and scattered the children, left and right.
A stranger grabbed for the horse’s head,
but stumbled and fractured his own instead.

After the bonnet a small boy ran,
knocked over a woman and tripped a man.
The deacon’s daughter married the chap
who rescued her from the swaying trap.

And she lived to regret it later on;
In all that town there abided none
whose life wasn’t changed on that dreadful day
when my old Aunt’s bonnet was blown away.

Some were crippled and some went mad,
some turned saintly and some turned bad;
birth and marriage and death and pain
were all swept down in that bonnet’s train.

Wives quarreled with husbands! I can’t relate
the endless tricks which were played by fate.
There are folk today who had not been born
had my Aunt stayed home on that Sunday morn.

From the book, Collected Verse of Edgar A. Guest,
©1934 by the Reilly & Lee Co

A Headlong Rush

The Ragtag Daily Prompt today is PRECIPITATE

Precipitate can be a verb meaning:
to throw violently, hurl
to bring about especially abruptly
to cause to condense and fall or deposit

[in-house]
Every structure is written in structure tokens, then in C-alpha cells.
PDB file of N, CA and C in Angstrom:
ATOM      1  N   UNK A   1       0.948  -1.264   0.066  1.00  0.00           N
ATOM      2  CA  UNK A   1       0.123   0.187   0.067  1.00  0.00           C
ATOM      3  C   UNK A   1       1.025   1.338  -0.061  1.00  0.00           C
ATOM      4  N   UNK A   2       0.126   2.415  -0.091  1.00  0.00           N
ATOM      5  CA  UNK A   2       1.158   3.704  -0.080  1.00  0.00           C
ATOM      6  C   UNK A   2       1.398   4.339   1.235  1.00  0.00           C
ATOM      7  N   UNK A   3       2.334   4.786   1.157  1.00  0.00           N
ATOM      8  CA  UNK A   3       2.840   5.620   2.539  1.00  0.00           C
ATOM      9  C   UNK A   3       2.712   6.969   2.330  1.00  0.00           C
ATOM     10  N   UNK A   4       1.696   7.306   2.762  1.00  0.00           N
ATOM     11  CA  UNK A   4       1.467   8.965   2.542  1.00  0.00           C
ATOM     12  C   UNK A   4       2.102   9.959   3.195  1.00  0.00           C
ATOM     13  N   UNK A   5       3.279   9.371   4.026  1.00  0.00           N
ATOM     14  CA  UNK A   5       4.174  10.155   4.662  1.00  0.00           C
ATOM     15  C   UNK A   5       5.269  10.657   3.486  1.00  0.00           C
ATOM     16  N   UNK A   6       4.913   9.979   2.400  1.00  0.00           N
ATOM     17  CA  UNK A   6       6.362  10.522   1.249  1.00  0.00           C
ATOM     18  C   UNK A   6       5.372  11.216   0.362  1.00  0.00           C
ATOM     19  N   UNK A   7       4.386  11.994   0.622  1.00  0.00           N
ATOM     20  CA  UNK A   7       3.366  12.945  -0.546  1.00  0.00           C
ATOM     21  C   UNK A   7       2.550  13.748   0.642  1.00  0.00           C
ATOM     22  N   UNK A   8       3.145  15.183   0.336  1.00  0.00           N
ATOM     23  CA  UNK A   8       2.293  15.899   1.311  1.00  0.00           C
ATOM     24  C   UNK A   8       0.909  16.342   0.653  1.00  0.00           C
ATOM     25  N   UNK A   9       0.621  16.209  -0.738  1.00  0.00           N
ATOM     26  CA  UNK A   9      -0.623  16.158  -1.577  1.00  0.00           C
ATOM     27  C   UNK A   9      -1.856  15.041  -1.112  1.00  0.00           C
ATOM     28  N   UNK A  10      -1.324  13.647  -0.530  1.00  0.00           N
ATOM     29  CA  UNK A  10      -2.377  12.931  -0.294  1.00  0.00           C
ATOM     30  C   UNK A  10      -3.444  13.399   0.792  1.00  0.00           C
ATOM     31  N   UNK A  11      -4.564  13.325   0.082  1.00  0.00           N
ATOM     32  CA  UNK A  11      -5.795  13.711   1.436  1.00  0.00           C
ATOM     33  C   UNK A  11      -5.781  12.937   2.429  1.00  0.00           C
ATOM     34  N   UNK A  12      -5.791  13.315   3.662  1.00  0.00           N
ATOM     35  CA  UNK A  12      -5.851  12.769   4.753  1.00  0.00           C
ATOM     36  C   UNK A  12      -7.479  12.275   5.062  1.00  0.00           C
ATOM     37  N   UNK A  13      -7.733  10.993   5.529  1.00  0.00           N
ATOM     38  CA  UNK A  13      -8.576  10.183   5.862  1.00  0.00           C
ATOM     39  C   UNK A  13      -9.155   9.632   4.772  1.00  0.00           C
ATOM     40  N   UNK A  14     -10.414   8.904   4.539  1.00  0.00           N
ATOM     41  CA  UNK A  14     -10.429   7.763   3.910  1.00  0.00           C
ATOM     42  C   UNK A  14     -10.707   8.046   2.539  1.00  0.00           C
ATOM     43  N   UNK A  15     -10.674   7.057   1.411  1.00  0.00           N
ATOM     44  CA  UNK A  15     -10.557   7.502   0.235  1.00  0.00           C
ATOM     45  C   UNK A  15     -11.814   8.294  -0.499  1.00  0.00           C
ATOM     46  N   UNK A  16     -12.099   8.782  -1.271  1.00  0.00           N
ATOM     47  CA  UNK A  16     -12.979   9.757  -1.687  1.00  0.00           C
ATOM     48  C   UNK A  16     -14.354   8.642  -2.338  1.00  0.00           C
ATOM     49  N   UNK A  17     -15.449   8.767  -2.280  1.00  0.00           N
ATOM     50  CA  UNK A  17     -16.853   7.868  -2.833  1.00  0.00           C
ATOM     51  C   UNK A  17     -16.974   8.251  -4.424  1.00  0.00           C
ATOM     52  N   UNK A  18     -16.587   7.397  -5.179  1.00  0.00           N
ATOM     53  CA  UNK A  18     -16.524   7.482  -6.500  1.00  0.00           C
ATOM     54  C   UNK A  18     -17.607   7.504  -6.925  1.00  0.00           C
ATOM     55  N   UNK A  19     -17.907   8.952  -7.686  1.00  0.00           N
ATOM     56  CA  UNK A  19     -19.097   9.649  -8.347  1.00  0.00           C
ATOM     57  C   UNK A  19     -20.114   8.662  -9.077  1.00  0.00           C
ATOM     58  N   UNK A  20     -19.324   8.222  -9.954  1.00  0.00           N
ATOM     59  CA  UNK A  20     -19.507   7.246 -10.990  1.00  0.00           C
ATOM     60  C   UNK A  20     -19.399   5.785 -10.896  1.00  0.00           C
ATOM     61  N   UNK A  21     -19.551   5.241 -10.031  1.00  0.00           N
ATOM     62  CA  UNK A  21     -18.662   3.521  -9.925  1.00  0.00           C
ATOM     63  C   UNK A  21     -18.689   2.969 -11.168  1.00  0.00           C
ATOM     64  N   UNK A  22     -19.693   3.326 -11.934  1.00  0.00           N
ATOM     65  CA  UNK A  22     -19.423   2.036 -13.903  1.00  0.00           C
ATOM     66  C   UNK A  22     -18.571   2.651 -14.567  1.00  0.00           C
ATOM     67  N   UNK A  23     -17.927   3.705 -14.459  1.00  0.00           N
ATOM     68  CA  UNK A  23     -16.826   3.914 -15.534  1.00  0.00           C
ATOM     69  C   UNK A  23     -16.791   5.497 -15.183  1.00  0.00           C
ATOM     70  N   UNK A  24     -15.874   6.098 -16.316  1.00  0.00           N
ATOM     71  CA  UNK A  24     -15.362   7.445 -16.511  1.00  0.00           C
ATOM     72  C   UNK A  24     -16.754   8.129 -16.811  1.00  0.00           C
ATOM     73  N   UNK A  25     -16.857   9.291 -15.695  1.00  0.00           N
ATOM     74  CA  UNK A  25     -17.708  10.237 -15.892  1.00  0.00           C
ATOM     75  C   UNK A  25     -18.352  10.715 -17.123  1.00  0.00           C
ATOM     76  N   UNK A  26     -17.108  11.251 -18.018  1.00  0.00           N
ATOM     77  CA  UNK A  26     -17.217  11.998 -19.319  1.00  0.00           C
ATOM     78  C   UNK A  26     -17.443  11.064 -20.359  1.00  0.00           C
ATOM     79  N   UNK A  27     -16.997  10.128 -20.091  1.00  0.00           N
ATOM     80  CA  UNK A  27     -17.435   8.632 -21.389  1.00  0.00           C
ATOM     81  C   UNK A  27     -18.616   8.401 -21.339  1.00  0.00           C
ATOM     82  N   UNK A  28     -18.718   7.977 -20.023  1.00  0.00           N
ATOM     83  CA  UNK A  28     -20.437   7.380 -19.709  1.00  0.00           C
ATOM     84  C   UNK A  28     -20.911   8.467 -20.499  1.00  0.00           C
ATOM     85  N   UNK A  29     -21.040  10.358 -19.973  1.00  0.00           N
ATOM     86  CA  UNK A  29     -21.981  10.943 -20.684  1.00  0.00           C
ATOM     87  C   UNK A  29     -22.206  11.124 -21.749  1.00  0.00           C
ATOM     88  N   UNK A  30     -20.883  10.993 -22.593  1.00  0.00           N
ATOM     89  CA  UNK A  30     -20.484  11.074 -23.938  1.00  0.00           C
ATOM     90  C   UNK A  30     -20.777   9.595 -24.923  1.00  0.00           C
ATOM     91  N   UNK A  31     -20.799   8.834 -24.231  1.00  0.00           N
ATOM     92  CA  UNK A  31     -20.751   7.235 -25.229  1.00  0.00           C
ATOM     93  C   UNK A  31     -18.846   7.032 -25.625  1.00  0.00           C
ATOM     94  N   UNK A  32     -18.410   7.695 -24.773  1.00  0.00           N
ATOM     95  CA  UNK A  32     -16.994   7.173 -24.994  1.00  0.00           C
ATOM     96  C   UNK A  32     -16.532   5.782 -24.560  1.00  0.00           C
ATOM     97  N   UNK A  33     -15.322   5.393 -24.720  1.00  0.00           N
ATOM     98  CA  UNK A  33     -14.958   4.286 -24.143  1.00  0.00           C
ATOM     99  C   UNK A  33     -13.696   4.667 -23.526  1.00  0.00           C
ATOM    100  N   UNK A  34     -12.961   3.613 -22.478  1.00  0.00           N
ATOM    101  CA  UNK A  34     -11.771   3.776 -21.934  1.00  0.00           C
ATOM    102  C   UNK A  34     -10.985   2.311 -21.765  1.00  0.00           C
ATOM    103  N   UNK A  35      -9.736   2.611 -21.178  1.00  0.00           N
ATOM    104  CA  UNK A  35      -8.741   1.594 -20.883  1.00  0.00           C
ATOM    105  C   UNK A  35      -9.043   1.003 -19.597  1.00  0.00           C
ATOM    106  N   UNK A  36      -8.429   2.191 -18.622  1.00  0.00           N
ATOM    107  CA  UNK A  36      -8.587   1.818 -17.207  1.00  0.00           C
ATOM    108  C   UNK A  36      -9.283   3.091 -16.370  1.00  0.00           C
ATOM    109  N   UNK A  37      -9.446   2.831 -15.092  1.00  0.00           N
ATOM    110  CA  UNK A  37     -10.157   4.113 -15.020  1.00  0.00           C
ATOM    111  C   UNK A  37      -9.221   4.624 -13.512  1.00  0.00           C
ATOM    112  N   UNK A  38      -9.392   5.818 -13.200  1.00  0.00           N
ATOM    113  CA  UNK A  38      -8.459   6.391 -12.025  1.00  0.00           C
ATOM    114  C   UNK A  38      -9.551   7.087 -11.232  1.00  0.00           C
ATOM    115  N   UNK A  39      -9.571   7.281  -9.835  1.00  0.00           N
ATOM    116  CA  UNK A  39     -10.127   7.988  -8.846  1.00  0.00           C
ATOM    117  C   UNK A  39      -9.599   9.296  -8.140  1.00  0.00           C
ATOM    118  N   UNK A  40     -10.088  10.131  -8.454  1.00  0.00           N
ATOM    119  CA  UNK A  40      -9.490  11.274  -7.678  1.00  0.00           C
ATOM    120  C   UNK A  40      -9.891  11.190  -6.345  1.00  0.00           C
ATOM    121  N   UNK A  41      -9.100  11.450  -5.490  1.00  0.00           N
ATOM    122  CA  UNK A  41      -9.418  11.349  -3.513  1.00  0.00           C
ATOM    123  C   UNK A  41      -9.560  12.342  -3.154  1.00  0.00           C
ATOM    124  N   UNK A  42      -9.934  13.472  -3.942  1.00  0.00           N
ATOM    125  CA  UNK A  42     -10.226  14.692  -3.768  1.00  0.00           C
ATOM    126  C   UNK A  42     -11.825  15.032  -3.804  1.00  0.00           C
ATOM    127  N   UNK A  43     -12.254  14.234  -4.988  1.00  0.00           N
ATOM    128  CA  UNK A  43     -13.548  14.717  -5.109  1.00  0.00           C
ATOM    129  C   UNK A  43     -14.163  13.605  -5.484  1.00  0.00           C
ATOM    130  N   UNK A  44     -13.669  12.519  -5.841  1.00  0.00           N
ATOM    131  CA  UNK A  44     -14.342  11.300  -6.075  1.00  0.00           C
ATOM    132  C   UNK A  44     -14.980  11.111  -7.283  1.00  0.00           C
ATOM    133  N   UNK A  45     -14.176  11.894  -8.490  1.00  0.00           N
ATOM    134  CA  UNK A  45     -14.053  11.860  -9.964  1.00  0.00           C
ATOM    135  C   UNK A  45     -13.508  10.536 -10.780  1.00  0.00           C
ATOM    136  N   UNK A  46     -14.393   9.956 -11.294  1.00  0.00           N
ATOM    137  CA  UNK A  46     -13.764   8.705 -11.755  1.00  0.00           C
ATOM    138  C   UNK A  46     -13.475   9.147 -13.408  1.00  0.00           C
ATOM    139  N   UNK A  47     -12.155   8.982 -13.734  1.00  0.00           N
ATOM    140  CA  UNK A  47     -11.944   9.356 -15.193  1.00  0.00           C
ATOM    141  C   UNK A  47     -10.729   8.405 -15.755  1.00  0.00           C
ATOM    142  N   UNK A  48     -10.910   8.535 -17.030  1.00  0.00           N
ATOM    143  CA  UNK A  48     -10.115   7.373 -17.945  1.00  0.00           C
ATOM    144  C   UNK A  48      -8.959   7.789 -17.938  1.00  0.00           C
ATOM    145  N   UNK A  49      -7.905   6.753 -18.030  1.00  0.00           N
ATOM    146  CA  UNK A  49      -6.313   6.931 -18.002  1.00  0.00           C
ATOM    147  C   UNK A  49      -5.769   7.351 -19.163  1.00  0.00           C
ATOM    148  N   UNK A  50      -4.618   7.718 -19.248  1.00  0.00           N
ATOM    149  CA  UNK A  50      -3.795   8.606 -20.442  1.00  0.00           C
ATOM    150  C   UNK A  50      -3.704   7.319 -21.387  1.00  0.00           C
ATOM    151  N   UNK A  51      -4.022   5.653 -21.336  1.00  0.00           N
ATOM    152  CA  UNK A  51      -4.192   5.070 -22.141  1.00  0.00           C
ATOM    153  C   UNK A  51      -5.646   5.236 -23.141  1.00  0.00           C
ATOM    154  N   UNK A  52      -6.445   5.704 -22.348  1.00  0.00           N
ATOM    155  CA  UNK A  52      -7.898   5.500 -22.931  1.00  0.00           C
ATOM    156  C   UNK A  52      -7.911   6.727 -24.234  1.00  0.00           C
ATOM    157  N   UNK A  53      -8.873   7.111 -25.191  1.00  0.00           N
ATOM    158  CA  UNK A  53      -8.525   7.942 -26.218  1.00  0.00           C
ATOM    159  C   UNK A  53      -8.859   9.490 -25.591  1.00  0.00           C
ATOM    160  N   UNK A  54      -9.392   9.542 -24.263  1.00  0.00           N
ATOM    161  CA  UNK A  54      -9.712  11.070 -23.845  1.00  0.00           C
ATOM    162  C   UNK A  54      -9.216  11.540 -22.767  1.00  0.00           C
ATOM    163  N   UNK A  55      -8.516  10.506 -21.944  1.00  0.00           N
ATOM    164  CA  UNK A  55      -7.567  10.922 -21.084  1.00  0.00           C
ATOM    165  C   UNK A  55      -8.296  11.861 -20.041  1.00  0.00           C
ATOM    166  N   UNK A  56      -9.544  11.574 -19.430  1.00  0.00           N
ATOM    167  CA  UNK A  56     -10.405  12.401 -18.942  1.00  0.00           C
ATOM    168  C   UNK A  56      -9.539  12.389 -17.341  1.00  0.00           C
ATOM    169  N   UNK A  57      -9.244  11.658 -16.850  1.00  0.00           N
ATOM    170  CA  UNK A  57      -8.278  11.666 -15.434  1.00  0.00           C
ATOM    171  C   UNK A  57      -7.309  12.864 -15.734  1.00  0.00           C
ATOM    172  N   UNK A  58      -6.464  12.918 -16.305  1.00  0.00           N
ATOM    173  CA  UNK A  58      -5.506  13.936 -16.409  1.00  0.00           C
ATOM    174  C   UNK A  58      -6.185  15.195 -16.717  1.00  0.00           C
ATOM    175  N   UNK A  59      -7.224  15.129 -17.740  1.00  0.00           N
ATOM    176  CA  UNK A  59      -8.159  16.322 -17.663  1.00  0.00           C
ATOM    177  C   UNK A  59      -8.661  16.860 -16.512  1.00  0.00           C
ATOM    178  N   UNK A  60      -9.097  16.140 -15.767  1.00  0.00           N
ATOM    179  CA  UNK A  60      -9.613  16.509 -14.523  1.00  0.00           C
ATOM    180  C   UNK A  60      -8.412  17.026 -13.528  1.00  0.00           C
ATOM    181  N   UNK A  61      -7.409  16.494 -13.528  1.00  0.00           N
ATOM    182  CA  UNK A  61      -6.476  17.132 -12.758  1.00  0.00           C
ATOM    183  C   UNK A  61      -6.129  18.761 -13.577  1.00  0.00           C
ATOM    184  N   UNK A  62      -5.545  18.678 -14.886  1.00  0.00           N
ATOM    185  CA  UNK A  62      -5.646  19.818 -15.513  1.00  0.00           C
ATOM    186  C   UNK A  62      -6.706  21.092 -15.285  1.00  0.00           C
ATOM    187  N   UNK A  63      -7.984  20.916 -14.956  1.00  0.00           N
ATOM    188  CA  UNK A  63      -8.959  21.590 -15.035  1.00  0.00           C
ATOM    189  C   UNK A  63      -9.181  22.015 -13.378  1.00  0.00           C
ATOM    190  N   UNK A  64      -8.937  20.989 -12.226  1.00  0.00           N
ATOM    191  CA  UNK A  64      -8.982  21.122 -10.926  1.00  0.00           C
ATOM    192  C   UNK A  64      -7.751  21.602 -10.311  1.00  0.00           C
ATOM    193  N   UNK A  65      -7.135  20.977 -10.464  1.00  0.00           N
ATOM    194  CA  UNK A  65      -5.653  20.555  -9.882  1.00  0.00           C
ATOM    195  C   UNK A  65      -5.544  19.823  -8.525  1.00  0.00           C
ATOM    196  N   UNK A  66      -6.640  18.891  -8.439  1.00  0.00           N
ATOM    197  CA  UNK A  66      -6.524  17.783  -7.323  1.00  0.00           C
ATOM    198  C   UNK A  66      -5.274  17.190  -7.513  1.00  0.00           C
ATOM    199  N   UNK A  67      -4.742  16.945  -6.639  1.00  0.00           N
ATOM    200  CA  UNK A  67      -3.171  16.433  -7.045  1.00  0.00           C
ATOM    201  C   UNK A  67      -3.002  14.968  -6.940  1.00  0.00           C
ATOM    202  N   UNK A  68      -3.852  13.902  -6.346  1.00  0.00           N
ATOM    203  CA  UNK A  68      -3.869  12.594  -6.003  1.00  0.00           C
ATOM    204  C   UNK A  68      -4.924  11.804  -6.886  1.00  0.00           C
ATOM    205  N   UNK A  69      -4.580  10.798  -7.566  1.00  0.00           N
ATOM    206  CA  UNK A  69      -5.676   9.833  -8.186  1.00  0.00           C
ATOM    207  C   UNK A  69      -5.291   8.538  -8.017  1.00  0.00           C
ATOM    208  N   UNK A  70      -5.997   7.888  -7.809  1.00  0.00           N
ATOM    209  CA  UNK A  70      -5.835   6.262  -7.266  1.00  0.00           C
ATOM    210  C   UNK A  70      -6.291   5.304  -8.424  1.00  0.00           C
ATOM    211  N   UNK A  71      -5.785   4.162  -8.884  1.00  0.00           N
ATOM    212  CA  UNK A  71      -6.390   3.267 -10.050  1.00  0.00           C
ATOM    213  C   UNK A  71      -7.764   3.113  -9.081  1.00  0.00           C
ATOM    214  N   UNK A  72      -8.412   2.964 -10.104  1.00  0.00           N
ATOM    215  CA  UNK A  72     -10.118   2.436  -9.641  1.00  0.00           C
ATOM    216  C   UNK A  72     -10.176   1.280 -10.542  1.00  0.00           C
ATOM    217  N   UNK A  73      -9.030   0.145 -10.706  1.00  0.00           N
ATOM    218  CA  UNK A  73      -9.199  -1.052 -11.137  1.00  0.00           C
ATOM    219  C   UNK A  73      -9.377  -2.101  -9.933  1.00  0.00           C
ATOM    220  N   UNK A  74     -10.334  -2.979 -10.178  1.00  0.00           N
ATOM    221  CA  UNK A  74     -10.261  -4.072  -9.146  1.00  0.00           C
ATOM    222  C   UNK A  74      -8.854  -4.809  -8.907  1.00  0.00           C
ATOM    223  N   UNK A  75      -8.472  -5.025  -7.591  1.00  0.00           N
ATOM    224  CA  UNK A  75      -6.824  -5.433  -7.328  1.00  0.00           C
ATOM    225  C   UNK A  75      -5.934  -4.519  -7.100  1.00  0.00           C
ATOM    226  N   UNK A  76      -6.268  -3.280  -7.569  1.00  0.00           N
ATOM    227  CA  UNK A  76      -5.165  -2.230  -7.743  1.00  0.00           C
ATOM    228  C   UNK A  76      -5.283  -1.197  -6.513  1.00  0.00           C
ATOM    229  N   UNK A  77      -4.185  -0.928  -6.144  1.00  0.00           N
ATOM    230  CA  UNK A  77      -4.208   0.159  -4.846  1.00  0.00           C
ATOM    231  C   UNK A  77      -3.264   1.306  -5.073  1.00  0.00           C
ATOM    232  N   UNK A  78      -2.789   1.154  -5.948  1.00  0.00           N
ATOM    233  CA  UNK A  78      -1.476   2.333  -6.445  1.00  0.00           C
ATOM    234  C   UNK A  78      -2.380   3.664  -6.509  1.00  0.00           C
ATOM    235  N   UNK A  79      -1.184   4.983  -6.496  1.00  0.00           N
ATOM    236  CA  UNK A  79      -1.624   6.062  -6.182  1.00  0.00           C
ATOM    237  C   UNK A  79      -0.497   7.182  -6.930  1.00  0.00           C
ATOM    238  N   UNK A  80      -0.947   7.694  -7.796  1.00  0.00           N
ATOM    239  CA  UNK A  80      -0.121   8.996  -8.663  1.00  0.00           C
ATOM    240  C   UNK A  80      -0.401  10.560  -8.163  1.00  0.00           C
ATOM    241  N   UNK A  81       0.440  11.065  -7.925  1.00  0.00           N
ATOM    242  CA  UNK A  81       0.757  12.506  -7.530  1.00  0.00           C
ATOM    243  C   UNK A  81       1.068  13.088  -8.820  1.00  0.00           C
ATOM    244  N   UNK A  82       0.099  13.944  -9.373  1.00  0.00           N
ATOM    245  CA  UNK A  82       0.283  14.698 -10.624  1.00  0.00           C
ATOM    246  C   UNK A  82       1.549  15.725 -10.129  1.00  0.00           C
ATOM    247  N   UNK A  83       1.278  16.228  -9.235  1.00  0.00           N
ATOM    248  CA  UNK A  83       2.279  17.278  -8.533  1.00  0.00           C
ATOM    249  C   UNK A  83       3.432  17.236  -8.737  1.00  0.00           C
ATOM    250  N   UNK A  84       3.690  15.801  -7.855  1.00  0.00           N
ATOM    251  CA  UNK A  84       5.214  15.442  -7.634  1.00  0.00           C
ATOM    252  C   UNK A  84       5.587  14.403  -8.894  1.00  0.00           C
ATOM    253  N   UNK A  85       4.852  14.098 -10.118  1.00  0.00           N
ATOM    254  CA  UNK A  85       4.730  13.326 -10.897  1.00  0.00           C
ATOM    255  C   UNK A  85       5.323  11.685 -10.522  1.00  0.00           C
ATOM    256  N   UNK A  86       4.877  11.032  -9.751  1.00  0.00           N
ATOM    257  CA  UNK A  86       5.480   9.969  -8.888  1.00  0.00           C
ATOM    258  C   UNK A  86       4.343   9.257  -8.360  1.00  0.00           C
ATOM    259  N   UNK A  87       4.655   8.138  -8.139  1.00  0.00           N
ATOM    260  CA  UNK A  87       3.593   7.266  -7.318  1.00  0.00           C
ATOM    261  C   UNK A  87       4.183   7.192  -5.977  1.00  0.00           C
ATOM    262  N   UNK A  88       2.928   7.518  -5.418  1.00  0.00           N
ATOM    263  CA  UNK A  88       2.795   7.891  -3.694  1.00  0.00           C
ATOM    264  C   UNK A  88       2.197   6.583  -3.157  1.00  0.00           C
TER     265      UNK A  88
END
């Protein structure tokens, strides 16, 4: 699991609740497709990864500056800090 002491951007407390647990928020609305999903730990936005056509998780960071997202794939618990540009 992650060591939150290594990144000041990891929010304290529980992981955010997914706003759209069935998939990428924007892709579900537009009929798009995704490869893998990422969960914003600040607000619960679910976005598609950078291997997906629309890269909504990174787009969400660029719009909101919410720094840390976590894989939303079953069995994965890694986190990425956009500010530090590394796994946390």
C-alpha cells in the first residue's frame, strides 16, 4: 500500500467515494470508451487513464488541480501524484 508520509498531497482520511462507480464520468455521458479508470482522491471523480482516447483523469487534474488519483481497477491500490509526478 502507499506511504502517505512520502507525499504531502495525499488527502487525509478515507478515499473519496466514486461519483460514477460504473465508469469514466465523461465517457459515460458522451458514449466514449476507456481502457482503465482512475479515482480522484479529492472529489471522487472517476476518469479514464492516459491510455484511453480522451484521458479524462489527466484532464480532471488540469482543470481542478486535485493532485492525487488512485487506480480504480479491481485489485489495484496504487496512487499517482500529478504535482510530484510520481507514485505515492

to fall headlong, fall or come suddenly into some condition
to move or act with violent or unwise speed

Though this word is usually replaced by something simpler. Rain and snow fall. You throw, toss, or hurl something.

He threw the baseball to his brother, who caught it and chucked it back. However, his second throw was high and wide. The boys watched in dismay as the ball hurtled over the fence into their neighbour’s yard. The sound of breaking glass told them they’d better precipitate their exit from the backyard.

Sir Knightly discovered that his rare and precious volume of Chaucer’s Canterbury Tales had disappeared after a dinner party at his stately manor last week. An investigation was made by a private inquiry agent, who found the stolen volume in Lord Thornbury’s possession. In spite of efforts to keep this matter out of the news, the Press got wind of the affair. The news report created a scandal that precipitated his Lordship’s departure for an unnamed colonial shore.

It can be a noun:
a product, result, or outcome of some process or action
or an adjective:
falling, flowing, or rushing with steep descent
exhibiting violent or unwise speed

The precipitate river, swelled with spring runoff, rushed toward the cliffs where its waters squeezed between narrow rock walls and flung themselves onto the rocks below.

When his aunt scolded him for driving too fast, he boasted that he lived his whole life in the fast lane. She replied that this precipitate approach to living may well lead to a premature death.

A New Plan